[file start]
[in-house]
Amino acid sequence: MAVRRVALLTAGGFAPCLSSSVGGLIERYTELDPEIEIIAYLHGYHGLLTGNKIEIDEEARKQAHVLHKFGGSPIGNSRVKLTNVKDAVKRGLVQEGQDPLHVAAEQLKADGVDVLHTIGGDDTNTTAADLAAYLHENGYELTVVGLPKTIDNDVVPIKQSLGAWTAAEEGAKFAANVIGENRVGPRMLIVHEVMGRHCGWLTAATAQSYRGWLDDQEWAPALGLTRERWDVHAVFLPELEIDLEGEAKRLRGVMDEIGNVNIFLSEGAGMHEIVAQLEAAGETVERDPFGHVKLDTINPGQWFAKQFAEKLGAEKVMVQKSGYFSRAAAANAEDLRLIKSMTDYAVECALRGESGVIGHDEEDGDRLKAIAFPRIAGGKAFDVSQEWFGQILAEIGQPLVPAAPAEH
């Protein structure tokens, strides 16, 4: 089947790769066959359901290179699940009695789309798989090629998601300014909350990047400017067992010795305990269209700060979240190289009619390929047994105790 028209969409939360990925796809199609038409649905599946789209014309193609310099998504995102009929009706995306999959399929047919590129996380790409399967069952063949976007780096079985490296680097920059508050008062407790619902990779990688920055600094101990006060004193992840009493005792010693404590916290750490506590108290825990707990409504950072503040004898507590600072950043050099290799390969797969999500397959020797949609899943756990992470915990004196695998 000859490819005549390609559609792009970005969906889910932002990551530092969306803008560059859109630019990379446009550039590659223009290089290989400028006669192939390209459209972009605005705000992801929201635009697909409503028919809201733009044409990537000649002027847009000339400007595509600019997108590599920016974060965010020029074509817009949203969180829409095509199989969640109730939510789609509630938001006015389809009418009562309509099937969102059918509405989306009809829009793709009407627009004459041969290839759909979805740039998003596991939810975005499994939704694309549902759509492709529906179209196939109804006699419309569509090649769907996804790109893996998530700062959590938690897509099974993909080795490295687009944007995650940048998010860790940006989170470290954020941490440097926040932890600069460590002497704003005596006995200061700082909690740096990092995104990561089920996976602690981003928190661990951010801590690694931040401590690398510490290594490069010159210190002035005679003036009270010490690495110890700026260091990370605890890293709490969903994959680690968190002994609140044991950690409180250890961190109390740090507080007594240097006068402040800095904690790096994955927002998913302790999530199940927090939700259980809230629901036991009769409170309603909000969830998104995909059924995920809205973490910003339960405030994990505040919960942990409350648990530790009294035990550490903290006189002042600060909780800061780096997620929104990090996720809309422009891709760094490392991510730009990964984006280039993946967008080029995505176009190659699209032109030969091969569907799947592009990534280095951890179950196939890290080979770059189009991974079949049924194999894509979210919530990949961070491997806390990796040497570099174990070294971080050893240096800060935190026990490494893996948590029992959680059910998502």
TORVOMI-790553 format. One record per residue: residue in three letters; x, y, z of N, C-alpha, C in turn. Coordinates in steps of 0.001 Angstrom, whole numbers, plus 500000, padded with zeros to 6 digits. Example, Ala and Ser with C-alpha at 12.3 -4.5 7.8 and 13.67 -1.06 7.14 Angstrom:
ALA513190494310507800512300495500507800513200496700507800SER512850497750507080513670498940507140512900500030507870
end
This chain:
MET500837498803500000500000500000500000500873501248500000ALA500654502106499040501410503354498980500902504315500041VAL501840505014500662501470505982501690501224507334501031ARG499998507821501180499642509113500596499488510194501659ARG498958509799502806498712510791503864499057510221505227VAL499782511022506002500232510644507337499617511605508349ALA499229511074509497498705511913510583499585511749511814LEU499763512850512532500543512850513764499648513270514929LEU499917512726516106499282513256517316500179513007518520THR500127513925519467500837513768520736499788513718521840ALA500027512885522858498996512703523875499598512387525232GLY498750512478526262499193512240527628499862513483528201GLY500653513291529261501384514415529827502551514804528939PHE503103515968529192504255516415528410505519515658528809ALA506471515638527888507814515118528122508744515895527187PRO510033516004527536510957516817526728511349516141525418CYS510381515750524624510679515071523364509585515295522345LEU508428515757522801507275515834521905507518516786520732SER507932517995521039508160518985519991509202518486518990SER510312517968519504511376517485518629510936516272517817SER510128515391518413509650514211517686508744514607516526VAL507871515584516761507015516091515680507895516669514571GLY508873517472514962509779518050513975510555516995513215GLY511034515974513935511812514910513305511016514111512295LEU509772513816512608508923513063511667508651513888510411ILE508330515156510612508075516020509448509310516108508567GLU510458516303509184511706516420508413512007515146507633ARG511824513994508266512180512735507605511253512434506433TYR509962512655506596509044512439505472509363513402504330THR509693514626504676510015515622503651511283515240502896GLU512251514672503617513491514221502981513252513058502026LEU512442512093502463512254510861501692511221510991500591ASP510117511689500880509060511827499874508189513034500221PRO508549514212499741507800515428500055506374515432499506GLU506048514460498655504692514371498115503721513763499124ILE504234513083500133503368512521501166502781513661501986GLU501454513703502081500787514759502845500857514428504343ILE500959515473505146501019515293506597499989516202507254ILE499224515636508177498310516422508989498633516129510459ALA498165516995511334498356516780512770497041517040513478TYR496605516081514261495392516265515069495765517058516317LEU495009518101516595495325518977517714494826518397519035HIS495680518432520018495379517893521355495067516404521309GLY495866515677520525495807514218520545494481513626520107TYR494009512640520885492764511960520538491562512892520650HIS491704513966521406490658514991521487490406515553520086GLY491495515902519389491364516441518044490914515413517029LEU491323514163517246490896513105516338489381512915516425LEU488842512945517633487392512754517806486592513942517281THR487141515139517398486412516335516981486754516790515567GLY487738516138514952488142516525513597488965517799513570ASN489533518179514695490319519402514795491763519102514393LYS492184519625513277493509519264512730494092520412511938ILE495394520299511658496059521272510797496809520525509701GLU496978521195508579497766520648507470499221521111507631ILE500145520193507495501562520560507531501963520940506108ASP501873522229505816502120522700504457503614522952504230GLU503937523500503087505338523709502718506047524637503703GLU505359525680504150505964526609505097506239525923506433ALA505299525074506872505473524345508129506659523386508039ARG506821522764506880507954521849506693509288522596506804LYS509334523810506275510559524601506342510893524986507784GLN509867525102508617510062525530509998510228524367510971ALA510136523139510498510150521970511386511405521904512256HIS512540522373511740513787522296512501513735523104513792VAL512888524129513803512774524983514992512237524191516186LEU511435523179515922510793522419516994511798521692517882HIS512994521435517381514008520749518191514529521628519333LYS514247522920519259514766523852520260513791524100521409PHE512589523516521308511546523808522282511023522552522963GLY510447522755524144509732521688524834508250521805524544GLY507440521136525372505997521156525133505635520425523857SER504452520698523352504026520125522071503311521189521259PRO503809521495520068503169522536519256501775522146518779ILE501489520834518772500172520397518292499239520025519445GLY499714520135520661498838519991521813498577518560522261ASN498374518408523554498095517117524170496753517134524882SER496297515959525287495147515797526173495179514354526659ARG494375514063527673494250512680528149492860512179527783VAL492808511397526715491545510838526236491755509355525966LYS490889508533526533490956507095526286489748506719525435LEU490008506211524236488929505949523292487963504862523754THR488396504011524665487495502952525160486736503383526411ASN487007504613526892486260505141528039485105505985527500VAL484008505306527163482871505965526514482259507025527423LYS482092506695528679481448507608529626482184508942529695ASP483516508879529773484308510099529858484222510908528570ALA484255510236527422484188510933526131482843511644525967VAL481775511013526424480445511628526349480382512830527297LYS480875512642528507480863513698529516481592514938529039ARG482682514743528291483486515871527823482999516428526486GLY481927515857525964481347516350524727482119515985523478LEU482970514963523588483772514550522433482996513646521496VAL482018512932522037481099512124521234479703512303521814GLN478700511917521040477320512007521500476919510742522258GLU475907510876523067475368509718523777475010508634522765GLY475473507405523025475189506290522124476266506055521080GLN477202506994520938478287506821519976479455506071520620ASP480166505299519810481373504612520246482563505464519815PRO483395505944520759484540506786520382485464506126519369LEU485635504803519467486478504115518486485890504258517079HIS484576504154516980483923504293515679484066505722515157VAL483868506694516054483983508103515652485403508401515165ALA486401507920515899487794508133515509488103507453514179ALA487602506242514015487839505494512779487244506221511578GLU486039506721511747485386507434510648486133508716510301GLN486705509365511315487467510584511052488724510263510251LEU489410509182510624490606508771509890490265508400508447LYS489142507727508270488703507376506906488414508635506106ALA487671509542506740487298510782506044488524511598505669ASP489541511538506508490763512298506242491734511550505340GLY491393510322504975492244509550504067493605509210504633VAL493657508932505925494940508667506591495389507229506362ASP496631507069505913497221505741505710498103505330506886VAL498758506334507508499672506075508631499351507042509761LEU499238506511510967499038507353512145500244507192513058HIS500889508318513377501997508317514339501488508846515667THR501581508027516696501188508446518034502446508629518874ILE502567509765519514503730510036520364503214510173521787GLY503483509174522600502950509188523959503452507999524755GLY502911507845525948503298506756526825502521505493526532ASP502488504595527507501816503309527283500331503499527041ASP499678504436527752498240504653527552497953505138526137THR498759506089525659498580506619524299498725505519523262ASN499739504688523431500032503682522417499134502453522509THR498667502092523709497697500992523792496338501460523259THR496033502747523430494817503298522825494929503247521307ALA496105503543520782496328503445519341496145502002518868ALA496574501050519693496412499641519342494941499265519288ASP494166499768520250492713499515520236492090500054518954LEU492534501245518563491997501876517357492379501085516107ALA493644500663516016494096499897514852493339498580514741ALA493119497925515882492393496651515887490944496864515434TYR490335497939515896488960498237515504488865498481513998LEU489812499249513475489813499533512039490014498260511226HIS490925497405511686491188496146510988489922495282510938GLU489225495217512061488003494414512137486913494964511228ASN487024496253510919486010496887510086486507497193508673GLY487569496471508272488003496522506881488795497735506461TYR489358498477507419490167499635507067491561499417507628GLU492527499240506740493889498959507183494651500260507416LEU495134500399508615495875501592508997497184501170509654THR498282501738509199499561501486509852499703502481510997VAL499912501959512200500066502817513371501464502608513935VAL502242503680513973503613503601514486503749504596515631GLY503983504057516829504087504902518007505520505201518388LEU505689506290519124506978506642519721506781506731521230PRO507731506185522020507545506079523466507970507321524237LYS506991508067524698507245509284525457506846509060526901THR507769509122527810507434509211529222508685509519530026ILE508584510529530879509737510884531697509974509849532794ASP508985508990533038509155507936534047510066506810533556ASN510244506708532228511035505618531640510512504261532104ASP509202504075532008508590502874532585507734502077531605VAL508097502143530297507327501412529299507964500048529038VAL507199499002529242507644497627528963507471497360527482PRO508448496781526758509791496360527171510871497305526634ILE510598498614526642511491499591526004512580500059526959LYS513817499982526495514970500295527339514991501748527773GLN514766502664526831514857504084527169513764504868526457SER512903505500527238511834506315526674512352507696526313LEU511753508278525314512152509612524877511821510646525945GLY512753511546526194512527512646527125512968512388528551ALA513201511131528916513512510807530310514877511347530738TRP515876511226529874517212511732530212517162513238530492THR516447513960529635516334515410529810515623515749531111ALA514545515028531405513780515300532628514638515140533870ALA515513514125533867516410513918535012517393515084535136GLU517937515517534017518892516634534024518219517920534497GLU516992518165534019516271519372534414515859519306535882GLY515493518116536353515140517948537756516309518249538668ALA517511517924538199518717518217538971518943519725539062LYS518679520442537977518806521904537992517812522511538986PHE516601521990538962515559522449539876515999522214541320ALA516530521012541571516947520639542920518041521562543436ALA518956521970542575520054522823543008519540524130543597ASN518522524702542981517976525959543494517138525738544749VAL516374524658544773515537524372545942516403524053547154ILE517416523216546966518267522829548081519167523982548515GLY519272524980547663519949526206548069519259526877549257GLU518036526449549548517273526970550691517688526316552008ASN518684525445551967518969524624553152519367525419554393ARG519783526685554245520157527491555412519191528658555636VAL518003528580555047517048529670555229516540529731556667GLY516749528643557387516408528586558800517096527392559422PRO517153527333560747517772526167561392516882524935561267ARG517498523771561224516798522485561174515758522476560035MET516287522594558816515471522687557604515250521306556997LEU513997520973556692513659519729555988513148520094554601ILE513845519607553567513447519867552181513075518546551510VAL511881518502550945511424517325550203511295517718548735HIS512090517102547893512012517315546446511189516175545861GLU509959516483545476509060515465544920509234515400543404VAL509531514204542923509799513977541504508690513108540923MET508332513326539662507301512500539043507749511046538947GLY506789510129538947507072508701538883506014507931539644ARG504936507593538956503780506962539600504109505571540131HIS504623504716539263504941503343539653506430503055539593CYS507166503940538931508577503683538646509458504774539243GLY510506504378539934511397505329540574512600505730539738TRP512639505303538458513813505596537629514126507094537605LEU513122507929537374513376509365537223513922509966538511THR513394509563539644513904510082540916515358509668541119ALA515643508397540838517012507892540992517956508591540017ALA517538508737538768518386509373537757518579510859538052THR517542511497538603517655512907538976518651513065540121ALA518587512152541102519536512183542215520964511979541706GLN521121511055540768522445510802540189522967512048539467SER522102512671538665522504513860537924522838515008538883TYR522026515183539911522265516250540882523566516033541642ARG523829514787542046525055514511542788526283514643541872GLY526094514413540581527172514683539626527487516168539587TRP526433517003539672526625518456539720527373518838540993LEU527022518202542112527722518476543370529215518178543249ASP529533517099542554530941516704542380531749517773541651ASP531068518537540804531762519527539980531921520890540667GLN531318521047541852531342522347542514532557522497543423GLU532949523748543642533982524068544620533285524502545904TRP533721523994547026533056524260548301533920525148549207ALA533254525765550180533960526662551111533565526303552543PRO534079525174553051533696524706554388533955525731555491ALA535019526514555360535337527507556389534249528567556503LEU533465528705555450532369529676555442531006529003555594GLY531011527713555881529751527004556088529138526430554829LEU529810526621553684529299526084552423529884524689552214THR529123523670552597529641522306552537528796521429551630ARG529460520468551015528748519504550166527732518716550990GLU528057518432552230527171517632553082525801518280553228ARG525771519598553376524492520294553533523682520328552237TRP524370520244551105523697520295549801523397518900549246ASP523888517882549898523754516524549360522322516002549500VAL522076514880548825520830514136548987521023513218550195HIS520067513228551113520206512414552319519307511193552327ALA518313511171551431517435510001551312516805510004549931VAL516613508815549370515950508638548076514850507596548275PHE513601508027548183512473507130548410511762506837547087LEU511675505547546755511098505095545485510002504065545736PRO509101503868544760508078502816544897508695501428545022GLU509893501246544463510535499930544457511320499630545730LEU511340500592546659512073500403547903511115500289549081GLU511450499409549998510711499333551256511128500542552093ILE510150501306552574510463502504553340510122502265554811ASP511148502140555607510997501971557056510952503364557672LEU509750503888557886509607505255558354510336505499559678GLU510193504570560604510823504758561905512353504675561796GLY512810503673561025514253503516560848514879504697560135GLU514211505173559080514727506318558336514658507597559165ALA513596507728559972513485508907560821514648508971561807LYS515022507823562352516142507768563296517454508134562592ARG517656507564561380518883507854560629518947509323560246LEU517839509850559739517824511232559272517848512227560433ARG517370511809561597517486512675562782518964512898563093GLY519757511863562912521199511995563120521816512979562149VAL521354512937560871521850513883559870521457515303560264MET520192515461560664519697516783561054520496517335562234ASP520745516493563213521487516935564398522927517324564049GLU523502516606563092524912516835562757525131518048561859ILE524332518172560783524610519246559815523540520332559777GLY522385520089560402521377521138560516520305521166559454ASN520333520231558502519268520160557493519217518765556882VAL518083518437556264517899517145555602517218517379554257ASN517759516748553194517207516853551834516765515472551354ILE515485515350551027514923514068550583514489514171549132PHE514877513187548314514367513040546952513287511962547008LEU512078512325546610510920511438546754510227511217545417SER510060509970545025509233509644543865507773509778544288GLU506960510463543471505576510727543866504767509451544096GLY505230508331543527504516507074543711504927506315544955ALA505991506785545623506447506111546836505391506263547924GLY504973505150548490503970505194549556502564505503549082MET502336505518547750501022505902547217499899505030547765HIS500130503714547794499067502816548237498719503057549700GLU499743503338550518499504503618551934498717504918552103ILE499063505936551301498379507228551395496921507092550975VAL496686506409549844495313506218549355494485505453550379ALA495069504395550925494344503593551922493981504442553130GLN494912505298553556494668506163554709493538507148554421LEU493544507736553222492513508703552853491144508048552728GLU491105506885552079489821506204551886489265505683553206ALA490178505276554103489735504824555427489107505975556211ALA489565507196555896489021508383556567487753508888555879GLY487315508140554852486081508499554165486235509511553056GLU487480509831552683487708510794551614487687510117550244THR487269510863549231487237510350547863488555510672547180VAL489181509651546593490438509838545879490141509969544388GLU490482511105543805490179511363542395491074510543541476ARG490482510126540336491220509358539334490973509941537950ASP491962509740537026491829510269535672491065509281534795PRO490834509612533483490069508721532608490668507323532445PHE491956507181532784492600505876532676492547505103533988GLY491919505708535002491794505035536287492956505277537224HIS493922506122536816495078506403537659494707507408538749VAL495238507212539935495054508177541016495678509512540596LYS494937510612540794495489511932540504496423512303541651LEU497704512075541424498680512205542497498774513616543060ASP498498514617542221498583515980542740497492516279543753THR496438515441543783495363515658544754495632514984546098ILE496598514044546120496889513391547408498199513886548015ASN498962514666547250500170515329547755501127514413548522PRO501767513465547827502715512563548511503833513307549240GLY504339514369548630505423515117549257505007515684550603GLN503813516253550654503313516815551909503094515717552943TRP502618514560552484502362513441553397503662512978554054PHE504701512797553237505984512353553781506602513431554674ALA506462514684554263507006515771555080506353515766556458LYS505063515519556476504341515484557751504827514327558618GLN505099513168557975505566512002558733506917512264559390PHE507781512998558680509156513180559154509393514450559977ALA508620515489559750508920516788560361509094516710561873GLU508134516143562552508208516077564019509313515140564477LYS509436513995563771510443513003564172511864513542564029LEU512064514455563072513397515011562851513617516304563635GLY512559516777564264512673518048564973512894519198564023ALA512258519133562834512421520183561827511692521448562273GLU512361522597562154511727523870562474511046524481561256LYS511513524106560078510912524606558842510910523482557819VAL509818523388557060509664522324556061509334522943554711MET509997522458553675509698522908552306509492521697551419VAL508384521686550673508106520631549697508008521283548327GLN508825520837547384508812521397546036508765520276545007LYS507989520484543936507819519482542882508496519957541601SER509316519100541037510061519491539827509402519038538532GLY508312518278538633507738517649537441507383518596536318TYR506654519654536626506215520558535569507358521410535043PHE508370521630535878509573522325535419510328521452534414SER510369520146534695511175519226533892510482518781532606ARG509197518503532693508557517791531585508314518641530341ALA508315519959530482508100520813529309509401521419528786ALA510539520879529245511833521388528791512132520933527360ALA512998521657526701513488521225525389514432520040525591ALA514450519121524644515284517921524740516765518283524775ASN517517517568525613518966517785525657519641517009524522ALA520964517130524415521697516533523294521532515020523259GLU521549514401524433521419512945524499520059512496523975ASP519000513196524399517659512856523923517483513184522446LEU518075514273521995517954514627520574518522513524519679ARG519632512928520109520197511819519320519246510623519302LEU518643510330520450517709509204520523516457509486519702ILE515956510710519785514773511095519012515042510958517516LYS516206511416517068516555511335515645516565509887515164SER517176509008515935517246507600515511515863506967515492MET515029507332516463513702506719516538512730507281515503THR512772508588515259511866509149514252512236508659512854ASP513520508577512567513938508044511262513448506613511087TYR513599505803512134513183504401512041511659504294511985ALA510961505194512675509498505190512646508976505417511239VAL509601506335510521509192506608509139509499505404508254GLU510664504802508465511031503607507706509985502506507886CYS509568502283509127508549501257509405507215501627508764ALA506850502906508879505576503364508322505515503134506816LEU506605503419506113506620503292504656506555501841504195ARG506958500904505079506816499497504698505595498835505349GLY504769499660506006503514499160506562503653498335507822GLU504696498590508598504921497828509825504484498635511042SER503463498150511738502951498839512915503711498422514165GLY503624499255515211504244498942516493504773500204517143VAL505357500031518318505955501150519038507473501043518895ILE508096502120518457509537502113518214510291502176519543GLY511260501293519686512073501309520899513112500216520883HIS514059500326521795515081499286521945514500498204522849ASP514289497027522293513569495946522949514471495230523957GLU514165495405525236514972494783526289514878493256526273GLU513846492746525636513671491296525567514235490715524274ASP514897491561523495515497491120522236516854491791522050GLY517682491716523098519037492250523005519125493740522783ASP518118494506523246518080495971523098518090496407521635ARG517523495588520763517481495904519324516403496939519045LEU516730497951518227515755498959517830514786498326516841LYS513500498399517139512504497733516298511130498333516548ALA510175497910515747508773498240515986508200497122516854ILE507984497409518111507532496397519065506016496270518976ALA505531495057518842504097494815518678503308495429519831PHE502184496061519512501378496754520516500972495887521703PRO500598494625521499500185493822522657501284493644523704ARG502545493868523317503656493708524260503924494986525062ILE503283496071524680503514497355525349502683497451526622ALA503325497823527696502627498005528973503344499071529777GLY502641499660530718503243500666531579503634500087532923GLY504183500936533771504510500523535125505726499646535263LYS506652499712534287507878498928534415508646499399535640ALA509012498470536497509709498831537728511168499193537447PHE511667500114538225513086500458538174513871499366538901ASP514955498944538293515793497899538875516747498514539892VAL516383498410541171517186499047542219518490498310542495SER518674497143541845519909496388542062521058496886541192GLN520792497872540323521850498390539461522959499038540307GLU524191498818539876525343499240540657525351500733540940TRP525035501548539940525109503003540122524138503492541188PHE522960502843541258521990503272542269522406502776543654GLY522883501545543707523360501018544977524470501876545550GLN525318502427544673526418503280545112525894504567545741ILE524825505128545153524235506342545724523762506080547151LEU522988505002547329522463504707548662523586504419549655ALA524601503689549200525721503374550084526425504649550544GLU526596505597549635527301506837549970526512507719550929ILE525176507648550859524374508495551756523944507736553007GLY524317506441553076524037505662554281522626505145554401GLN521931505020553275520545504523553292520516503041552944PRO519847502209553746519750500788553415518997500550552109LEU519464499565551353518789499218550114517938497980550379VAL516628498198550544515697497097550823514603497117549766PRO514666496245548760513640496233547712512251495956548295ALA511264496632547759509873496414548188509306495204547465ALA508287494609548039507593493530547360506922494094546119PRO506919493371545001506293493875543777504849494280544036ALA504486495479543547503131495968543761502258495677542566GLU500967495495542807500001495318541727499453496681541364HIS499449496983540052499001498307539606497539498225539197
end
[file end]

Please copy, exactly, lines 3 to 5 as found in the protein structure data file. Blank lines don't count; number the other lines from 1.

């Protein structure tokens, strides 16, 4: 089947790769066959359901290179699940009695789309798989090629998601300014909350990047400017067992010795305990269209700060979240190289009619390929047994105790 028209969409939360990925796809199609038409649905599946789209014309193609310099998504995102009929009706995306999959399929047919590129996380790409399967069952063949976007780096079985490296680097920059508050008062407790619902990779990688920055600094101990006060004193992840009493005792010693404590916290750490506590108290825990707990409504950072503040004898507590600072950043050099290799390969797969999500397959020797949609899943756990992470915990004196695998 000859490819005549390609559609792009970005969906889910932002990551530092969306803008560059859109630019990379446009550039590659223009290089290989400028006669192939390209459209972009605005705000992801929201635009697909409503028919809201733009044409990537000649002027847009000339400007595509600019997108590599920016974060965010020029074509817009949203969180829409095509199989969640109730939510789609509630938001006015389809009418009562309509099937969102059918509405989306009809829009793709009407627009004459041969290839759909979805740039998003596991939810975005499994939704694309549902759509492709529906179209196939109804006699419309569509090649769907996804790109893996998530700062959590938690897509099974993909080795490295687009944007995650940048998010860790940006989170470290954020941490440097926040932890600069460590002497704003005596006995200061700082909690740096990092995104990561089920996976602690981003928190661990951010801590690694931040401590690398510490290594490069010159210190002035005679003036009270010490690495110890700026260091990370605890890293709490969903994959680690968190002994609140044991950690409180250890961190109390740090507080007594240097006068402040800095904690790096994955927002998913302790999530199940927090939700259980809230629901036991009769409170309603909000969830998104995909059924995920809205973490910003339960405030994990505040919960942990409350648990530790009294035990550490903290006189002042600060909780800061780096997620929104990090996720809309422009891709760094490392991510730009990964984006280039993946967008080029995505176009190659699209032109030969091969569907799947592009990534280095951890179950196939890290080979770059189009991974079949049924194999894509979210919530990949961070491997806390990796040497570099174990070294971080050893240096800060935190026990490494893996948590029992959680059910998502």
TORVOMI-790553 format. One record per residue: residue in three letters; x, y, z of N, C-alpha, C in turn. Coordinates in steps of 0.001 Angstrom, whole numbers, plus 500000, padded with zeros to 6 digits. Example, Ala and Ser with C-alpha at 12.3 -4.5 7.8 and 13.67 -1.06 7.14 Angstrom:
ALA513190494310507800512300495500507800513200496700507800SER512850497750507080513670498940507140512900500030507870